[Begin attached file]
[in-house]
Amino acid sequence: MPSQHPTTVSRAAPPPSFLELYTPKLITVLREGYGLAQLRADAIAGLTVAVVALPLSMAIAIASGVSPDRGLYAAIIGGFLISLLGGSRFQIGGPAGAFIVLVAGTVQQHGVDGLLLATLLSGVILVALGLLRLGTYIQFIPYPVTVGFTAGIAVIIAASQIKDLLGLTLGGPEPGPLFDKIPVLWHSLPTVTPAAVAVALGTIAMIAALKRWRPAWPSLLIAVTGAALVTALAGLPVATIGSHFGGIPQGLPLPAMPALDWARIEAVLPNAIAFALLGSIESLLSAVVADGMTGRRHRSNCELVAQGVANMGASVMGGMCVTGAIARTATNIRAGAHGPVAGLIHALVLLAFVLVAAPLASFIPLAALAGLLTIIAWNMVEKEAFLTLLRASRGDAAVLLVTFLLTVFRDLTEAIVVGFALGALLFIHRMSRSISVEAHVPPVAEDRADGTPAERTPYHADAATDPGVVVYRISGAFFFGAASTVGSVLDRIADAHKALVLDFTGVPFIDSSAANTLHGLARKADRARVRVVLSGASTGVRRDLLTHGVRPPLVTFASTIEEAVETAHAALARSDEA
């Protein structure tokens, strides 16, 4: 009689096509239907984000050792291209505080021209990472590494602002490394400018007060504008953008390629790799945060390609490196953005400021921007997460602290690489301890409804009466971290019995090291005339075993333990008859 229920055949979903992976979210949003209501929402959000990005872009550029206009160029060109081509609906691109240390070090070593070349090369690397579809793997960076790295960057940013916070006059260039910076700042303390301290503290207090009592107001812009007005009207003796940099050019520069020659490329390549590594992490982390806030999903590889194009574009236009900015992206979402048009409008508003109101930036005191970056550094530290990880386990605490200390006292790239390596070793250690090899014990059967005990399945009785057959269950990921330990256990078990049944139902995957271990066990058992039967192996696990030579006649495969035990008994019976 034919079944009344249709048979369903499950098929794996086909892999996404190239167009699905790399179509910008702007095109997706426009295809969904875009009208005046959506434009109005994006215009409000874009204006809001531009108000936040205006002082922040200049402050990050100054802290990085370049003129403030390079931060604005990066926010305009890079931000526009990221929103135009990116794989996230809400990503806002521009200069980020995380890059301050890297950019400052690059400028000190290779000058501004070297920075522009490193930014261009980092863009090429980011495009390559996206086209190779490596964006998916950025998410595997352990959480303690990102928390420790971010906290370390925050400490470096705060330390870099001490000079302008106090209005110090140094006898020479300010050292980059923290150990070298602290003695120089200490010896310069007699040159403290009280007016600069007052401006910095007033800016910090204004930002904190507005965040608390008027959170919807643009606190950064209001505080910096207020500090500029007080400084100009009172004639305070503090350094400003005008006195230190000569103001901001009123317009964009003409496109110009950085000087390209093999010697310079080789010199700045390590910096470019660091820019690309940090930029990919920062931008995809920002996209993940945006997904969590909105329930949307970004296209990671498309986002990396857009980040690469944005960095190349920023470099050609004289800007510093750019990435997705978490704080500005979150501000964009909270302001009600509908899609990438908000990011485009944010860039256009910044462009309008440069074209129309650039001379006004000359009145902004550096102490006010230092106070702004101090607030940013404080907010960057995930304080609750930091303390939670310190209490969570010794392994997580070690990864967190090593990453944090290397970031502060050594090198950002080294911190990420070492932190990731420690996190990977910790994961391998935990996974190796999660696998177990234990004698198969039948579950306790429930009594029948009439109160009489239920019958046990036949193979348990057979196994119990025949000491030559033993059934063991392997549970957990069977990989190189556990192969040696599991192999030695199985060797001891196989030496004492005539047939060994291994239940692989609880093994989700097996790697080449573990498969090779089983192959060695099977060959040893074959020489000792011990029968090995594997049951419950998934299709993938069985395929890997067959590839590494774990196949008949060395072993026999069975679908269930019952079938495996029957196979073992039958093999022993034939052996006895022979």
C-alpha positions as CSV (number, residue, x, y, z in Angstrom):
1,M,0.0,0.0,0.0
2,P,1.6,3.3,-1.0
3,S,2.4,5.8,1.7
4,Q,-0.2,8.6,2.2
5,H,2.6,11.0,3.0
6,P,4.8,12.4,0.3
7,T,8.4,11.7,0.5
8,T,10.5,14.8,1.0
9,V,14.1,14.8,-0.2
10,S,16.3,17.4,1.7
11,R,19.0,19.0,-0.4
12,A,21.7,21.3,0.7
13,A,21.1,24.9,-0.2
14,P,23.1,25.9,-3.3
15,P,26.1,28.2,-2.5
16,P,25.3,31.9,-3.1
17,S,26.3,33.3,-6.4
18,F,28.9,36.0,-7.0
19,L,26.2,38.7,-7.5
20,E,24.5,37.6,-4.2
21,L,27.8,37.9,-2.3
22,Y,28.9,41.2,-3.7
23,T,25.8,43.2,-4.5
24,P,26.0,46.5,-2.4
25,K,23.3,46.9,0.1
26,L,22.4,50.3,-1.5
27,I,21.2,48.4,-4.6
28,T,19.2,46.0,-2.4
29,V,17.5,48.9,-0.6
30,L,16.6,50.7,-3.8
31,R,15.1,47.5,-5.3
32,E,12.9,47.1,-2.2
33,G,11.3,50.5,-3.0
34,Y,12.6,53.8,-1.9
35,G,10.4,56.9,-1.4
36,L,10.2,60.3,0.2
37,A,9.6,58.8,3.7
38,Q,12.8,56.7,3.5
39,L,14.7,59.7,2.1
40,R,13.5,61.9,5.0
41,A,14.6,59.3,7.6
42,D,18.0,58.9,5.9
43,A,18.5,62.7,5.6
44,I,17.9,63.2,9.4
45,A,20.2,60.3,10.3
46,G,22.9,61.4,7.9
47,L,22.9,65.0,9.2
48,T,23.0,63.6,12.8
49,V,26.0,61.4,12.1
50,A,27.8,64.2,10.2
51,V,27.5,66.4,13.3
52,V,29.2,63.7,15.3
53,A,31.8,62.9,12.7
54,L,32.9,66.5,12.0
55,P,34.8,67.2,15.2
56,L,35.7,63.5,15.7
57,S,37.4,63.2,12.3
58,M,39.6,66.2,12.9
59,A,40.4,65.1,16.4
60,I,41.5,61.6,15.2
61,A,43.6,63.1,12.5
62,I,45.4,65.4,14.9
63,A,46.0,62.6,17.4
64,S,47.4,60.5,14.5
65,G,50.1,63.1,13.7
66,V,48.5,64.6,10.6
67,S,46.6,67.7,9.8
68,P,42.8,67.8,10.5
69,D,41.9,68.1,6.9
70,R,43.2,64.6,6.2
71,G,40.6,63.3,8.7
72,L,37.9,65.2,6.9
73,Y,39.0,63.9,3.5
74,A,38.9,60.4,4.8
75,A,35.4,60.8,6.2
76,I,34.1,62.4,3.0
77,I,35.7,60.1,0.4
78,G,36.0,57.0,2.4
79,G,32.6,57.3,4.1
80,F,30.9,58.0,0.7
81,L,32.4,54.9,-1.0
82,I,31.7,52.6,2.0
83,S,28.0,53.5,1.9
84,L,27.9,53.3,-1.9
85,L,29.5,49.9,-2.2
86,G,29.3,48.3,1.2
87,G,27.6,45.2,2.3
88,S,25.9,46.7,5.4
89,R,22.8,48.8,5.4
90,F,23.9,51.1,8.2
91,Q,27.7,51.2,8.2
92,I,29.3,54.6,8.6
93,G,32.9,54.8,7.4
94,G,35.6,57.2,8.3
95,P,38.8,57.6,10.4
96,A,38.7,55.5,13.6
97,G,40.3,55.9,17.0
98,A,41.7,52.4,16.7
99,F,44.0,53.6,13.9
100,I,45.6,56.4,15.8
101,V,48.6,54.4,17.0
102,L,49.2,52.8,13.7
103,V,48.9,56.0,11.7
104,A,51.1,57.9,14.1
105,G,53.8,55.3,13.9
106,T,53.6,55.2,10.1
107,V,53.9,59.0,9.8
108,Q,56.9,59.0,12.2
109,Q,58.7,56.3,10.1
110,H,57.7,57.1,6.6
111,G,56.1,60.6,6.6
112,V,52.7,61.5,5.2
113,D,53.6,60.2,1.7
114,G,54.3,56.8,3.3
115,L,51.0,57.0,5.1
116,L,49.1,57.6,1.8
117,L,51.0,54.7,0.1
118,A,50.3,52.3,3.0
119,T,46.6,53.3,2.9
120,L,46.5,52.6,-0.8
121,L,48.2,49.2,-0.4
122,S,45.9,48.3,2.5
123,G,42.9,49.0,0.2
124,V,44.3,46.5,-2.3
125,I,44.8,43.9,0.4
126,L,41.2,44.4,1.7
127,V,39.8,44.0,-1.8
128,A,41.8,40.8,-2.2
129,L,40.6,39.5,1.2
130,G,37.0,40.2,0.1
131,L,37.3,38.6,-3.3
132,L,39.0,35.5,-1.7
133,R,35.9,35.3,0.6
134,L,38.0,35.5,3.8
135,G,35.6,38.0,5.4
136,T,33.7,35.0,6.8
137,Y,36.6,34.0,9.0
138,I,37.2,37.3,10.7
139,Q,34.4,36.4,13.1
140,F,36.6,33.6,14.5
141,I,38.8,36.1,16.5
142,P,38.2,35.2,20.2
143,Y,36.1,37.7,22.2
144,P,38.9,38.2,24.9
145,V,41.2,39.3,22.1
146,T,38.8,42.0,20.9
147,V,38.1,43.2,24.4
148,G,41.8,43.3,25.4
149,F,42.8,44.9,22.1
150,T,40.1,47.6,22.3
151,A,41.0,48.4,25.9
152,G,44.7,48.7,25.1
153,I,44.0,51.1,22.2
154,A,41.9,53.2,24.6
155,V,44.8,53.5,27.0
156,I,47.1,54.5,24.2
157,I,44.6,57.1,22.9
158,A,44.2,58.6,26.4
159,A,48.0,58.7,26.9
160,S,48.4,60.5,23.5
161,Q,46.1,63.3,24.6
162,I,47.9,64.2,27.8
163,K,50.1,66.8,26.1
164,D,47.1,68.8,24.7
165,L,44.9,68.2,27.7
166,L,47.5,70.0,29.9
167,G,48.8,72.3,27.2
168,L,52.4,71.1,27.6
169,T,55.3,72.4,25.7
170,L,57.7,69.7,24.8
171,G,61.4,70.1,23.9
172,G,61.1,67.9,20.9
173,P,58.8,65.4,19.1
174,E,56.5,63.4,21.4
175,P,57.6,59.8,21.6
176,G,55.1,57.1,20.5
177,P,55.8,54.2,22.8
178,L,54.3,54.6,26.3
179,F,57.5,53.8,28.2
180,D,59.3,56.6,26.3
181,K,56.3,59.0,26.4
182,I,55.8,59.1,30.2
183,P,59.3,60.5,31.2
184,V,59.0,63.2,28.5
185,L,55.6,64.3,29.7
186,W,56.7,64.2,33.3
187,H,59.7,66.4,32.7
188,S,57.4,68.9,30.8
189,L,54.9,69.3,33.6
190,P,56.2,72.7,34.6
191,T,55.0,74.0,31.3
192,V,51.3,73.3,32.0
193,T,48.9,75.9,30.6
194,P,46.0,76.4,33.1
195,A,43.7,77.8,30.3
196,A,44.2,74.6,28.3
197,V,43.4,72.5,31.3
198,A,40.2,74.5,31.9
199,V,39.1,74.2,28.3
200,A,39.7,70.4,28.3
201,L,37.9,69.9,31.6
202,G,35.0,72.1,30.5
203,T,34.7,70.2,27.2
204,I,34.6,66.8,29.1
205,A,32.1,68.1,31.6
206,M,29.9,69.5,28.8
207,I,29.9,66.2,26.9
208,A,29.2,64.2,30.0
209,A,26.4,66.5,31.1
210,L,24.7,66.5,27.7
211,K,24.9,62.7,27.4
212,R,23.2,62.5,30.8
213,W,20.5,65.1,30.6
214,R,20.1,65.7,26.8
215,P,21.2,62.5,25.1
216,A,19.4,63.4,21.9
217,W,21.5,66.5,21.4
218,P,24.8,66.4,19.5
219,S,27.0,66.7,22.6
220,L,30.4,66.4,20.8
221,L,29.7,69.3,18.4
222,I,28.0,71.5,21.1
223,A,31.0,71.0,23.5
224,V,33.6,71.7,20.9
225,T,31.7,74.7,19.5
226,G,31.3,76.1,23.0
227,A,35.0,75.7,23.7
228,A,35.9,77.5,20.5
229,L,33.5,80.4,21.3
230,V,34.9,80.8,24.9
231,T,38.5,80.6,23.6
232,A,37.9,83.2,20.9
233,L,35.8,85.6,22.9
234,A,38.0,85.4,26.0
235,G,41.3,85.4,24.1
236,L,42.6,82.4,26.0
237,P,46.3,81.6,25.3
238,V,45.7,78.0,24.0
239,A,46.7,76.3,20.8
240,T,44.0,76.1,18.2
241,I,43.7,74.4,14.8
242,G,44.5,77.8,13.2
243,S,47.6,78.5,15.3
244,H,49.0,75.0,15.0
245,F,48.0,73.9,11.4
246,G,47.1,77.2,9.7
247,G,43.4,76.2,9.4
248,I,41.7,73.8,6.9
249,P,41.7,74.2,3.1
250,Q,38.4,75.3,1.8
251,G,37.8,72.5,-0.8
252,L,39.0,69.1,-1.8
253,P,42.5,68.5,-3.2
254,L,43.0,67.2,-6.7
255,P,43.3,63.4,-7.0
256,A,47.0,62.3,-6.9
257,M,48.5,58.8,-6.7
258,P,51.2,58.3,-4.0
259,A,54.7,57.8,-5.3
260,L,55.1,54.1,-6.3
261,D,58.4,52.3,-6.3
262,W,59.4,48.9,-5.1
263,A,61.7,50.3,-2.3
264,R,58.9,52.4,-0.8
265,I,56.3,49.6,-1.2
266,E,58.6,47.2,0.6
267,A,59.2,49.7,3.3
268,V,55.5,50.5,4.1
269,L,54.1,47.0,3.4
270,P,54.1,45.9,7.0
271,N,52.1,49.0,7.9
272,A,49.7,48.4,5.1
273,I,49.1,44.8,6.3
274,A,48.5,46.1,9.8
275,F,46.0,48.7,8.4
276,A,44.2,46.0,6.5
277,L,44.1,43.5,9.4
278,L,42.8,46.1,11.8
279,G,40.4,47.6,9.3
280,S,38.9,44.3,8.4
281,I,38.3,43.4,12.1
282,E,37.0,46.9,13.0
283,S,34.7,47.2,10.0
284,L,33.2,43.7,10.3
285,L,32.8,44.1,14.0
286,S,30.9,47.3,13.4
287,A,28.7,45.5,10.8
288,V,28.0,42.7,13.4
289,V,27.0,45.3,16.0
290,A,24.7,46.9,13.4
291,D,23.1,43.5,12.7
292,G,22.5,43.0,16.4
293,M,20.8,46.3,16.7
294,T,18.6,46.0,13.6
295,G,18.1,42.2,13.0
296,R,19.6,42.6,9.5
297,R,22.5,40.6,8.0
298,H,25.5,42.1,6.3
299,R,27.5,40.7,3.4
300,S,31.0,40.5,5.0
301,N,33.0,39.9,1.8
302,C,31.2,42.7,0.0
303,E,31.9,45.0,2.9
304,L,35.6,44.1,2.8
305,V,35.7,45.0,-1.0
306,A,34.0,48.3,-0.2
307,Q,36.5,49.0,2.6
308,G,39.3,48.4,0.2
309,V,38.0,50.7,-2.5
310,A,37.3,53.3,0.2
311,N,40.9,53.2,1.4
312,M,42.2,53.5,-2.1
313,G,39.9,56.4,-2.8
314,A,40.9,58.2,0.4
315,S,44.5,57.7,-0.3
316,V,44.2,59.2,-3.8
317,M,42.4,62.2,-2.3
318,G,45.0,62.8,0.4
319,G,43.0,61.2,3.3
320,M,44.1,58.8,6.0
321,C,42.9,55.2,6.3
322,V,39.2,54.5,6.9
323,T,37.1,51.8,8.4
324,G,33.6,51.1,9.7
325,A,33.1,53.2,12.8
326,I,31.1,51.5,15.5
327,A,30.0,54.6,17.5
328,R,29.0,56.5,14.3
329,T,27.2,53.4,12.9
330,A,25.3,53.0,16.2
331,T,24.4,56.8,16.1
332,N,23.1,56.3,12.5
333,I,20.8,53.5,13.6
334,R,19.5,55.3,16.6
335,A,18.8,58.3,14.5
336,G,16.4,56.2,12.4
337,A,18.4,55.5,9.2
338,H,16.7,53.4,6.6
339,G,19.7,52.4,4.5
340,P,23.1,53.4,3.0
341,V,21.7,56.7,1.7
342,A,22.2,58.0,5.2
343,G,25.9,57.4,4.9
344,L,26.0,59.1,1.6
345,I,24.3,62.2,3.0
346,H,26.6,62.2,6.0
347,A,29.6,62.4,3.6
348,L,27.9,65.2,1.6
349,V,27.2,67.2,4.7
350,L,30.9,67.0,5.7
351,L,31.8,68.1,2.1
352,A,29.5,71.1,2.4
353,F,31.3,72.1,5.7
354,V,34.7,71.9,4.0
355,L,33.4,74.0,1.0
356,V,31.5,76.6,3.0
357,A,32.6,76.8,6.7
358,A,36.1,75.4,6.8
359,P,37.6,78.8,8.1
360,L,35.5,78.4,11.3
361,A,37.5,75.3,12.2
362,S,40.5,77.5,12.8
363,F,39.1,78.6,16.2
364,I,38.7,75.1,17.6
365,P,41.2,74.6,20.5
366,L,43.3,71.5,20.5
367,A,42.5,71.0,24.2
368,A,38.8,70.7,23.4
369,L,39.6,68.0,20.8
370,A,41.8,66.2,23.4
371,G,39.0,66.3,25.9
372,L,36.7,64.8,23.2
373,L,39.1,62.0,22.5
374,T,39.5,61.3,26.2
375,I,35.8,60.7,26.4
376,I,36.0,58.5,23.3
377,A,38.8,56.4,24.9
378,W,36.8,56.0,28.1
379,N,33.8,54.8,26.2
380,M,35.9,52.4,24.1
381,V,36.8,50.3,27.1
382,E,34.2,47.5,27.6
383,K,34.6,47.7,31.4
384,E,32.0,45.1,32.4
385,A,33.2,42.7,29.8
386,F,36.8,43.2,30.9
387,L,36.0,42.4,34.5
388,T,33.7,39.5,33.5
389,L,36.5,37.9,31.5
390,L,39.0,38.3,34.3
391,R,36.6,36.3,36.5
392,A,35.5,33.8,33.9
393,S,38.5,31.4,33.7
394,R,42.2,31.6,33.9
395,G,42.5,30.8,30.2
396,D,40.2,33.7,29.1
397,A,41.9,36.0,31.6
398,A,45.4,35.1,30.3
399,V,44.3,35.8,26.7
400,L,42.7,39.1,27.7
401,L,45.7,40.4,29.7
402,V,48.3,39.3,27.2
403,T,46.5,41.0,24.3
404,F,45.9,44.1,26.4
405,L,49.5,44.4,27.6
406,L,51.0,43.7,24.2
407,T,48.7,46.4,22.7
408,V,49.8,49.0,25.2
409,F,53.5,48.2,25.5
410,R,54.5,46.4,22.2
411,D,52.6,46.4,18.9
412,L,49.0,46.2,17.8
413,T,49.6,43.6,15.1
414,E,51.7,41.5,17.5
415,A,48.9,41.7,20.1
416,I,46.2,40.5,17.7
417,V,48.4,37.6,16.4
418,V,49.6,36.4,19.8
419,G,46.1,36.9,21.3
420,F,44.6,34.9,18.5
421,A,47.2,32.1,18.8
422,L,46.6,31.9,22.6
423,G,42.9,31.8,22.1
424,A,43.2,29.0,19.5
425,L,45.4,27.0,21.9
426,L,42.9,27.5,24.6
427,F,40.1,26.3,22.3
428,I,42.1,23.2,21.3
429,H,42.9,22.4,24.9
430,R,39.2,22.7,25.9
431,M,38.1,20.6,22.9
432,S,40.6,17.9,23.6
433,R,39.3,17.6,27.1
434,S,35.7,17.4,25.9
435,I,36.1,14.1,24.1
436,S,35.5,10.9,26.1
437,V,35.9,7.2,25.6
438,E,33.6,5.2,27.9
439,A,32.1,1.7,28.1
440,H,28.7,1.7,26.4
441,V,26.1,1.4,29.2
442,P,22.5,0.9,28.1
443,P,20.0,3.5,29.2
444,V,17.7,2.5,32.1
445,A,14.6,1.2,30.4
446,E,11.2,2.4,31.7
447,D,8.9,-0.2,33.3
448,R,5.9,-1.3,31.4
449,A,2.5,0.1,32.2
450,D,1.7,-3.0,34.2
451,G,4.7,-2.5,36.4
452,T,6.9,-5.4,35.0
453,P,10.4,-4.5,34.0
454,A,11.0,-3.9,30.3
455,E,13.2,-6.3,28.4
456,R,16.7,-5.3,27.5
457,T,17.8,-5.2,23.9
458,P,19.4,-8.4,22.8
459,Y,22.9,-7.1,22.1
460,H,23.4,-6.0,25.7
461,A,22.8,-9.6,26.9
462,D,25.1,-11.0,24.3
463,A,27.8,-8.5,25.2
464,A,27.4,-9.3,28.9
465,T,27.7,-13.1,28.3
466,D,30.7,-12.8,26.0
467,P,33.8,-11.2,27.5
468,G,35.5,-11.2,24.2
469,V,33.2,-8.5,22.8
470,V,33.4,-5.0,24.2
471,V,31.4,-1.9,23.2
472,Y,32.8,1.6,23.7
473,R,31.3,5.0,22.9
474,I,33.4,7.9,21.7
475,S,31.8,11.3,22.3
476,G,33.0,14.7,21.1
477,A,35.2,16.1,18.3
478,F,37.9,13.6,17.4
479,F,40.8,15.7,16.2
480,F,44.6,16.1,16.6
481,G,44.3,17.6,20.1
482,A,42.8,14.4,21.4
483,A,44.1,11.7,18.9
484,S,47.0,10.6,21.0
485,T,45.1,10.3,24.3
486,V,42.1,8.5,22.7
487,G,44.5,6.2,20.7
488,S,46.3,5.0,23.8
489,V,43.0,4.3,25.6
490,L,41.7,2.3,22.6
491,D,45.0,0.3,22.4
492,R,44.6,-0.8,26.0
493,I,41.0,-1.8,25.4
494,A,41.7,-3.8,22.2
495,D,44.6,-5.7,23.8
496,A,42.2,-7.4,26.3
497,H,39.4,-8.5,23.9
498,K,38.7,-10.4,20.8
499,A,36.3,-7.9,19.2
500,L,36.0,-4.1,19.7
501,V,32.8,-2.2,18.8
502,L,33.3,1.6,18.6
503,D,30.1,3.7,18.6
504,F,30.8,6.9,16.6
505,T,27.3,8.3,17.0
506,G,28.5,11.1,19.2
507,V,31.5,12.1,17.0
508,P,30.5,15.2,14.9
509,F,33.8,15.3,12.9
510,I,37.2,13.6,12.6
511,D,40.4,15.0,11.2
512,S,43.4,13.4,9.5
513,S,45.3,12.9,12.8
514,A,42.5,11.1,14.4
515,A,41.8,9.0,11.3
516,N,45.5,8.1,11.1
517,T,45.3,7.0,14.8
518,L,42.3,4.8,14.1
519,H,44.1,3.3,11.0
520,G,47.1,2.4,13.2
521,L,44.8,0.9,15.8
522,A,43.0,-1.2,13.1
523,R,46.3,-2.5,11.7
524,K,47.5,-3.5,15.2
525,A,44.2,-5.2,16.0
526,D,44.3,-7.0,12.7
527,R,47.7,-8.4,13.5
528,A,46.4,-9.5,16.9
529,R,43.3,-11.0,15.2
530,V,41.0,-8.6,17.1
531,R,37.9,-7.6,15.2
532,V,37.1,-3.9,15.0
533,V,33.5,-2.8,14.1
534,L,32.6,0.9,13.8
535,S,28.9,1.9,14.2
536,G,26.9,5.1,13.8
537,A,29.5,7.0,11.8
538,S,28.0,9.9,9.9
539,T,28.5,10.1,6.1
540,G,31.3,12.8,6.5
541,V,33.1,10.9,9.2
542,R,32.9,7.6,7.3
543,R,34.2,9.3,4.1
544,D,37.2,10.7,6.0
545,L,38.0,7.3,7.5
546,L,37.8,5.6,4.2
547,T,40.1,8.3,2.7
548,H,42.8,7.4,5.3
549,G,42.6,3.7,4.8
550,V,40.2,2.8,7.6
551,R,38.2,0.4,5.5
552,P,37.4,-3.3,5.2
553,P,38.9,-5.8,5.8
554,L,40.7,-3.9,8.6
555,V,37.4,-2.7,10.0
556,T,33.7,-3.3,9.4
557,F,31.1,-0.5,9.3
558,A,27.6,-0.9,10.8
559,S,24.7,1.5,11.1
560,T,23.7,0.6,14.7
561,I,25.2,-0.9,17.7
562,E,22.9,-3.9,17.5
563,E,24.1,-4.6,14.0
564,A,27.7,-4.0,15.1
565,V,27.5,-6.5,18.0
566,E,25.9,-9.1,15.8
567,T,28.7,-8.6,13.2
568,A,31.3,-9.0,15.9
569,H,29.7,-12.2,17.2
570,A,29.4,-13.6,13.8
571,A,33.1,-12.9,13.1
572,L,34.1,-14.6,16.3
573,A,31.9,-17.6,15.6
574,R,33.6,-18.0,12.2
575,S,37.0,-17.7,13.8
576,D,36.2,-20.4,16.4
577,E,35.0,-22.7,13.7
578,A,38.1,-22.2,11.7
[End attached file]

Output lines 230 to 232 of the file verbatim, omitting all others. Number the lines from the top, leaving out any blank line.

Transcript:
226,G,31.3,76.1,23.0
227,A,35.0,75.7,23.7
228,A,35.9,77.5,20.5